This guest blog by SPICe Academic Fellow Filippo Fontanelli examines the notion and function of freeports in relation to Brexit. As with all guest blogs, what follows are the views of the author, not those of SPICe or indeed the Scottish Parliament.
Depending on the final form of the arrangements between the UK and the EU for their future relationship, custom duties (tariffs) could apply to EU goods imported into the UK. Tariffs would increase production costs for UK manufacturers importing components (e.g., the UK automotive industry sources more than a third of the components from the EU).
To alleviate this strain on domestic manufacturers, the UK Government has indicated it will unilaterally grant duty-free access to many imported goods (including from the EU, but not exclusively) in case of no-deal.
Another development which has attracted interest in the press is the Trade Secretary’s announcement of a “Freeports Advisory Panel”. The UK Government has suggested a plan to establish freeports in the UK after Brexit, to “turbocharge growth” and reap the benefits of “Brexit trade opportunities.”
What are freeports, and why is the UK Government considering introducing them in the UK after Brexit?
What are freeports?
Freeports (or free zones) are duty-free areas within a country, offering advantages to businesses. The Revised Kyoto Convention on customs, to which both the UK and EU are parties, defines free zones as “part of the territory of a [country] where any goods introduced are generally regarded, insofar as import duties and taxes are concerned, as being outside the [country’s] customs territory.”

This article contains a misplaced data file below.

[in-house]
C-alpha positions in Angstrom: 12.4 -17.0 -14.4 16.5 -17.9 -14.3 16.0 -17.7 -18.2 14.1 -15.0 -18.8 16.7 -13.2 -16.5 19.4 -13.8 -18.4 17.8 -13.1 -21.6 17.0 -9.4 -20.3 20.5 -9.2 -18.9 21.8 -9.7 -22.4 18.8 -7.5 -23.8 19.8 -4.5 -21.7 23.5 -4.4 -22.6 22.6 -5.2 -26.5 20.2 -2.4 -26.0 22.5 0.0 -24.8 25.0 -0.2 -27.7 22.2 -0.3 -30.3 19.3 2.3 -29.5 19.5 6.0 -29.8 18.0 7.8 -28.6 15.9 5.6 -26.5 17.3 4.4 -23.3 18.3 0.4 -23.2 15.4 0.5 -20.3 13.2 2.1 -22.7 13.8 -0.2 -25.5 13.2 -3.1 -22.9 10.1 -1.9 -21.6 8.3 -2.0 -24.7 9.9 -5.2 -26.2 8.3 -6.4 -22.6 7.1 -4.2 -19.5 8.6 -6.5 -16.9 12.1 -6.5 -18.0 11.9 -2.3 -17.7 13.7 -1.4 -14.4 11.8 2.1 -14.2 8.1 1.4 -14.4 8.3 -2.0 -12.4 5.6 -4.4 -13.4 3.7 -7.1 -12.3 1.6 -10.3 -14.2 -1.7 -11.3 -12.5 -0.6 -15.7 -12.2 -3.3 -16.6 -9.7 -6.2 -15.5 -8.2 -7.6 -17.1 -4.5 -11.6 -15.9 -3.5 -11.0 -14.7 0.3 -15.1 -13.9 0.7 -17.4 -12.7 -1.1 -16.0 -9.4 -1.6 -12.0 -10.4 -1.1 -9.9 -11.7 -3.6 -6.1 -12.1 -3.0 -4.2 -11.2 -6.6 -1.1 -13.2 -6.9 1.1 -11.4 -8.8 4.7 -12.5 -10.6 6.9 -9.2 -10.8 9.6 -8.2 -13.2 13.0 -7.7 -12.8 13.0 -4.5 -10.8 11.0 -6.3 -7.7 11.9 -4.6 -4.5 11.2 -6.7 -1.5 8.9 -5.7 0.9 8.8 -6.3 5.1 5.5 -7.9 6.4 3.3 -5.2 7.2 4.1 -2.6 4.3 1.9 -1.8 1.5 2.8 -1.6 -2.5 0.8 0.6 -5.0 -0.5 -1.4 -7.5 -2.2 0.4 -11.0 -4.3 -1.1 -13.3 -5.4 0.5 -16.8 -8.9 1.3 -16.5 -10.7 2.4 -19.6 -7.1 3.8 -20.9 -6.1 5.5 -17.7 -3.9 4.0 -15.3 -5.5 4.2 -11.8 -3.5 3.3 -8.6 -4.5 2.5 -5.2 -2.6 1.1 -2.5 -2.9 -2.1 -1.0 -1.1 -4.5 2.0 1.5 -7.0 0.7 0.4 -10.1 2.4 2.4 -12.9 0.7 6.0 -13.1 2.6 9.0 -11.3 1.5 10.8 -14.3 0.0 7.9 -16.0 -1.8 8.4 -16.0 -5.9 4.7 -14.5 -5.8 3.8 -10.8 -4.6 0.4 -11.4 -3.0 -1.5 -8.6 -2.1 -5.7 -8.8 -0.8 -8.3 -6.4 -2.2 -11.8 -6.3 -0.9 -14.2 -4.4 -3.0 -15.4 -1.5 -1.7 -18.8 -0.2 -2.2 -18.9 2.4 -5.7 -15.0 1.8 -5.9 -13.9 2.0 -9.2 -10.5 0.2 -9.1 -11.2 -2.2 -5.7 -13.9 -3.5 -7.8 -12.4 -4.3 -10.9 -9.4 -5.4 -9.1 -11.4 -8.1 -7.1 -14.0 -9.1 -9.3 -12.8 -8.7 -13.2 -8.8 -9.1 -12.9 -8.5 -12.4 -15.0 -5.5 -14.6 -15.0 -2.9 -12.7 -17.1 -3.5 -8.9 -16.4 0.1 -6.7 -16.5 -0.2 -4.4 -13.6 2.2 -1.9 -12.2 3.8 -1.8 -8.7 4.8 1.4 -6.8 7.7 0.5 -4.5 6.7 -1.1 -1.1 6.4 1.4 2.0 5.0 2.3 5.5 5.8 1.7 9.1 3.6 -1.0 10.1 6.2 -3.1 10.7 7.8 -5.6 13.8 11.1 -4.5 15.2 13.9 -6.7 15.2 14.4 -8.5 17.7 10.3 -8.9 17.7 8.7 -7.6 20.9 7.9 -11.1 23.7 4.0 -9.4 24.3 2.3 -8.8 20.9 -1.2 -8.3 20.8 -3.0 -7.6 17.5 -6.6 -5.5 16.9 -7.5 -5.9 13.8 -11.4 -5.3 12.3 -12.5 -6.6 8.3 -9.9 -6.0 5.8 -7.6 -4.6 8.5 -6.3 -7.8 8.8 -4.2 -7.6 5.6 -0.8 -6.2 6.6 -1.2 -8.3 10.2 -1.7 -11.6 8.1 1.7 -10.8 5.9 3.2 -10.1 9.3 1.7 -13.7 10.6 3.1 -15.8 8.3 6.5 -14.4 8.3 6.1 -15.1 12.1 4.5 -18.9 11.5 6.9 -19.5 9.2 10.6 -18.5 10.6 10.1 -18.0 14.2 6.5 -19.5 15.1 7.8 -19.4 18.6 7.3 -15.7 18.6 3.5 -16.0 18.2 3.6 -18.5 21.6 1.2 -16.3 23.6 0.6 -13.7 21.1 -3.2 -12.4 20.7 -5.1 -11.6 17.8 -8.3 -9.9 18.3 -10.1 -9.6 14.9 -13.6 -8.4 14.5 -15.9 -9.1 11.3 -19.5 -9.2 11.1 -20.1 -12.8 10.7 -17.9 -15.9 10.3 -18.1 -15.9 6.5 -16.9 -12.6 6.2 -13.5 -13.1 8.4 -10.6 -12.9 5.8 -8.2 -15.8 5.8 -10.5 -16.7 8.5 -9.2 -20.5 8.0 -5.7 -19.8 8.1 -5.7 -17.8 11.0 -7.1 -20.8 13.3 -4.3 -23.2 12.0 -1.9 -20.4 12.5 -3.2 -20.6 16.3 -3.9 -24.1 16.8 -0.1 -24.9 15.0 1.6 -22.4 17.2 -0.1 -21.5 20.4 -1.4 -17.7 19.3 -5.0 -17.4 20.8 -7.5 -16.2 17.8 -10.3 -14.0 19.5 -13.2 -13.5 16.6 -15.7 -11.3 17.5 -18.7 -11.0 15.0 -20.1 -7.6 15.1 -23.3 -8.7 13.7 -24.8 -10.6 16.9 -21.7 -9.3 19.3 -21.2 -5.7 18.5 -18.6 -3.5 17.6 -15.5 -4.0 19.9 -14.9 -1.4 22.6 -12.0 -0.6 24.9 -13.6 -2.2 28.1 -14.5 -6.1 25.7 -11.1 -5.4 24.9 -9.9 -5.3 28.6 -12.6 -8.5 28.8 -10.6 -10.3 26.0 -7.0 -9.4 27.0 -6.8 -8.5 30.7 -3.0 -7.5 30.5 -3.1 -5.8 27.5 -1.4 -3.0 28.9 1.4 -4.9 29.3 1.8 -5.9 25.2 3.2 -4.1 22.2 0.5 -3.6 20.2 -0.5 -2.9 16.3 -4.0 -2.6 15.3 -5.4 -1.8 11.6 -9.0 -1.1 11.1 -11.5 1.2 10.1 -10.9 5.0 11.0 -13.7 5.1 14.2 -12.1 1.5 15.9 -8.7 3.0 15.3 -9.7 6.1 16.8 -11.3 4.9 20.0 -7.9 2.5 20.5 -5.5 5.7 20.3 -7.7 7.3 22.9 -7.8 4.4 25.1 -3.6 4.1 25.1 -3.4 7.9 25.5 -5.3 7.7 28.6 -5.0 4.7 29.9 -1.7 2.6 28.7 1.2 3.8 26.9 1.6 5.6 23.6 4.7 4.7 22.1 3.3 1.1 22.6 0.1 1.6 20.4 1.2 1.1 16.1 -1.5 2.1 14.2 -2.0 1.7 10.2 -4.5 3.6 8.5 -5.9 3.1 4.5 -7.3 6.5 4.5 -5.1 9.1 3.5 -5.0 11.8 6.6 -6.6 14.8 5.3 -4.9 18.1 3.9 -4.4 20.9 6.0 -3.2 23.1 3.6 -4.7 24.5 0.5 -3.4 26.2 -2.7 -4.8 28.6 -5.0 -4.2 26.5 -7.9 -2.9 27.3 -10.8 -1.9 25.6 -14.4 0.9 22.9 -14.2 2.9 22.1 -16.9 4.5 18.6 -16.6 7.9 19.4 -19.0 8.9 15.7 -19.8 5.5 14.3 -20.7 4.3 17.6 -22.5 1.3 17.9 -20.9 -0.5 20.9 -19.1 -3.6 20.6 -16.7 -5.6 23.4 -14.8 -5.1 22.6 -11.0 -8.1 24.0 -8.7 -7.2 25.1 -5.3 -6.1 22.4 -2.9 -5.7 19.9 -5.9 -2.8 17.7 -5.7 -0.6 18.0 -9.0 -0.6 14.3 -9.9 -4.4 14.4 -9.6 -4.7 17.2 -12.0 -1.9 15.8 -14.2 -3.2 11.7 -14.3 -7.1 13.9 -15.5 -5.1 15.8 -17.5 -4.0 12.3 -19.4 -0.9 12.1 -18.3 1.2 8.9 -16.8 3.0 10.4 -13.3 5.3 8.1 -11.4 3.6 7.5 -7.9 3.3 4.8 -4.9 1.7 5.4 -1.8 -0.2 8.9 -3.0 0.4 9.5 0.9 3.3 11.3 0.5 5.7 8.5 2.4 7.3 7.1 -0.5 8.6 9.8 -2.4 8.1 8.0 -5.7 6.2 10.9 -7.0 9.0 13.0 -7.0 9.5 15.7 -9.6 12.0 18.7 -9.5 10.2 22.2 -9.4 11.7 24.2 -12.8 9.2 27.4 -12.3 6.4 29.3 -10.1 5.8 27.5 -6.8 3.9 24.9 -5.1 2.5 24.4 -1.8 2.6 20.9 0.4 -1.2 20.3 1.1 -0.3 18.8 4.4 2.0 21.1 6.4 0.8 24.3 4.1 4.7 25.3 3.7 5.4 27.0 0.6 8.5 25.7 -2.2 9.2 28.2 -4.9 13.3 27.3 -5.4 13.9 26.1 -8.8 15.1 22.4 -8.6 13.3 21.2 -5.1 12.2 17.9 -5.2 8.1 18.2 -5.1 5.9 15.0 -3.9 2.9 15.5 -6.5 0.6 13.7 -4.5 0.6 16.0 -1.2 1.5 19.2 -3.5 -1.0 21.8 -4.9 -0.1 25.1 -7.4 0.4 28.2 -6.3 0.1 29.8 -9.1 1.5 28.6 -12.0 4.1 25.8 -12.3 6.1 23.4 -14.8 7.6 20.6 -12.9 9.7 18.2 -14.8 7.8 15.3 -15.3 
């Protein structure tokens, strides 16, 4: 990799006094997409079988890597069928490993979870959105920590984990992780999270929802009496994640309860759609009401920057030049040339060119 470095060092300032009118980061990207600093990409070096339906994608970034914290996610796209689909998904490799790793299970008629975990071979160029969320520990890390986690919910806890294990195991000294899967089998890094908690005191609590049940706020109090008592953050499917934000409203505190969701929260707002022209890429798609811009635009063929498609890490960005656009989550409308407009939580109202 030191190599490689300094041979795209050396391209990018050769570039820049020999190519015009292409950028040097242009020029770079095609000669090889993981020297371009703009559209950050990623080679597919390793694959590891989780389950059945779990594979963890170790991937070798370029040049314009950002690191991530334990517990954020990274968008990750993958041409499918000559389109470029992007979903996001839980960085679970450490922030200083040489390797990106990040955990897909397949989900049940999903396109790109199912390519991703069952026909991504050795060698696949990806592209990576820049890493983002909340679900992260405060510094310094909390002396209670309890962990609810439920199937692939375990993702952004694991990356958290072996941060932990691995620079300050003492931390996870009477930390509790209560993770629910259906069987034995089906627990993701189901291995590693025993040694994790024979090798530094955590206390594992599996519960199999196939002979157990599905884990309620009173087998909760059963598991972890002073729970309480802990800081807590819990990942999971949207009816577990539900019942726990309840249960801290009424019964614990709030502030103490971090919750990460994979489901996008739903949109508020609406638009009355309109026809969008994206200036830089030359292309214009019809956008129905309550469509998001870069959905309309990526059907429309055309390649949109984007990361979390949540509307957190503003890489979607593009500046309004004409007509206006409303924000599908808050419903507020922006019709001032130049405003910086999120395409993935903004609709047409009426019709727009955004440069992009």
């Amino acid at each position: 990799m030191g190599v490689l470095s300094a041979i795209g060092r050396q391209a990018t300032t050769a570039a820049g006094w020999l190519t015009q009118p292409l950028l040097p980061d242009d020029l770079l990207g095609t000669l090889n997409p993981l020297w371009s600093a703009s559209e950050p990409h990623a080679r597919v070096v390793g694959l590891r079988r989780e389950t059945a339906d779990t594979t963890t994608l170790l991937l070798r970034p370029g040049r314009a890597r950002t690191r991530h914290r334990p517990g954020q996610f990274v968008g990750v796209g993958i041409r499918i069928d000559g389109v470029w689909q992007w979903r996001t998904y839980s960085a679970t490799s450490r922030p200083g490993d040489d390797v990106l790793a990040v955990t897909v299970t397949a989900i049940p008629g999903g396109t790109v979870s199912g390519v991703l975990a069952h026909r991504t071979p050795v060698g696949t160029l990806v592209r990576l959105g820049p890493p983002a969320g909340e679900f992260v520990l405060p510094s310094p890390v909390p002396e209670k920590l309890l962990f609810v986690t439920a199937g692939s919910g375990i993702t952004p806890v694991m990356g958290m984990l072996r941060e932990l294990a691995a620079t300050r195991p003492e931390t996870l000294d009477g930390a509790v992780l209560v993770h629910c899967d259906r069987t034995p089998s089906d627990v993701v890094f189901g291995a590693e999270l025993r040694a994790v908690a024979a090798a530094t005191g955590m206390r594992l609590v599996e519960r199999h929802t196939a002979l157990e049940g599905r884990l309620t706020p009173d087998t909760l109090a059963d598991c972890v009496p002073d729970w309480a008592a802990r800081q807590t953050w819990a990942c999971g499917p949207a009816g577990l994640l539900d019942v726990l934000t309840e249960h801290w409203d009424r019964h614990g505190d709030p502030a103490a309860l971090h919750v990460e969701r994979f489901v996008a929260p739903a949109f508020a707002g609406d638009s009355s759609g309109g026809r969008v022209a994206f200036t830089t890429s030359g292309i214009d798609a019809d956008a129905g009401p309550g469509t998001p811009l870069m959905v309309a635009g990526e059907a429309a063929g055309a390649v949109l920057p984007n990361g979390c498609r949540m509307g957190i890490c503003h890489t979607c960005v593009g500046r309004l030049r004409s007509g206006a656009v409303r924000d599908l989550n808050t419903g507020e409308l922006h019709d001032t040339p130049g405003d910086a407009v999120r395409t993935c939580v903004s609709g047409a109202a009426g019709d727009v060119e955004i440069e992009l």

To attract investments and enterprises, besides freeports’ duty-free status, countries can establish other incentives there, like lower tax rates, dedicated business development and commercial litigation centres, and advanced infrastructures. If the incentives work, business in freeports will grow. Depending on the circumstances, freeports’ success can contribute to the country’s economic growth (business creation) or cause businesses to relocate there from elsewhere in the country (business diversion).
Currently, the UK is covered by EU law, which governs tax and customs exemptions typical of freeports. These benefits can amount to state aids, and face restrictions. After Brexit, EU law on state aids will no longer apply in the UK. However, the law on subsidies of the World Trade Organization (WTO) also limits one country’s ability to grant economic benefits to industries in specific areas, as discussed below.
Freeports and trade
A country can forgo the collection of custom duties. For instance, the UK normally applies a tariff of €172 per tonne on non-EU wheat flour. In a UK freeport, wheat flour could enter freely. Normal tariffs apply to imported goods only upon leaving the freeport to enter the rest of the country. Avoiding custom duties is convenient for two freeport-based operations: asset-parking and manufacturing.
Freeports can serve as storage points for goods in transit to their final destination (A-to-freeport-to-B). When goods leave the freeport, it is as if they had never stopped there. Upon entering their market of destination (freeport-to-B), they only face the custom duties applicable to goods traveling A-to-B. If, instead of moving to a third country, imported goods leave the freeport to enter the rest of the country, local duties apply then (i.e., when the goods exit, not when they leave the freeport).
What are the potential advantages of freeports?
The duty-free advantages of freeports benefit manufacturing businesses with a focus on exports. Plants inside freeports can import raw materials or components duty-free and process them into finished products. The resulting goods can then be exported, having incurred no customs for their foreign inputs. For instance, it is reported that 16% of the value of UK chemical products exports comes from EU components. Chemical manufacturers currently pay no duties to import them; after Brexit they could avoid the customs-related costs by receiving and processing them in freeports.
Example: flour (input) and rusks (finished products)
Consider a food-manufacturing plant in a UK freeport. Instead of paying €172/t, it could import wheat flour duty-free, produce rusks, and sell them both in the UK and abroad.
When sold abroad, rusks would command the import duties of the destination country, but the flour incorporated in the final product would not incur any.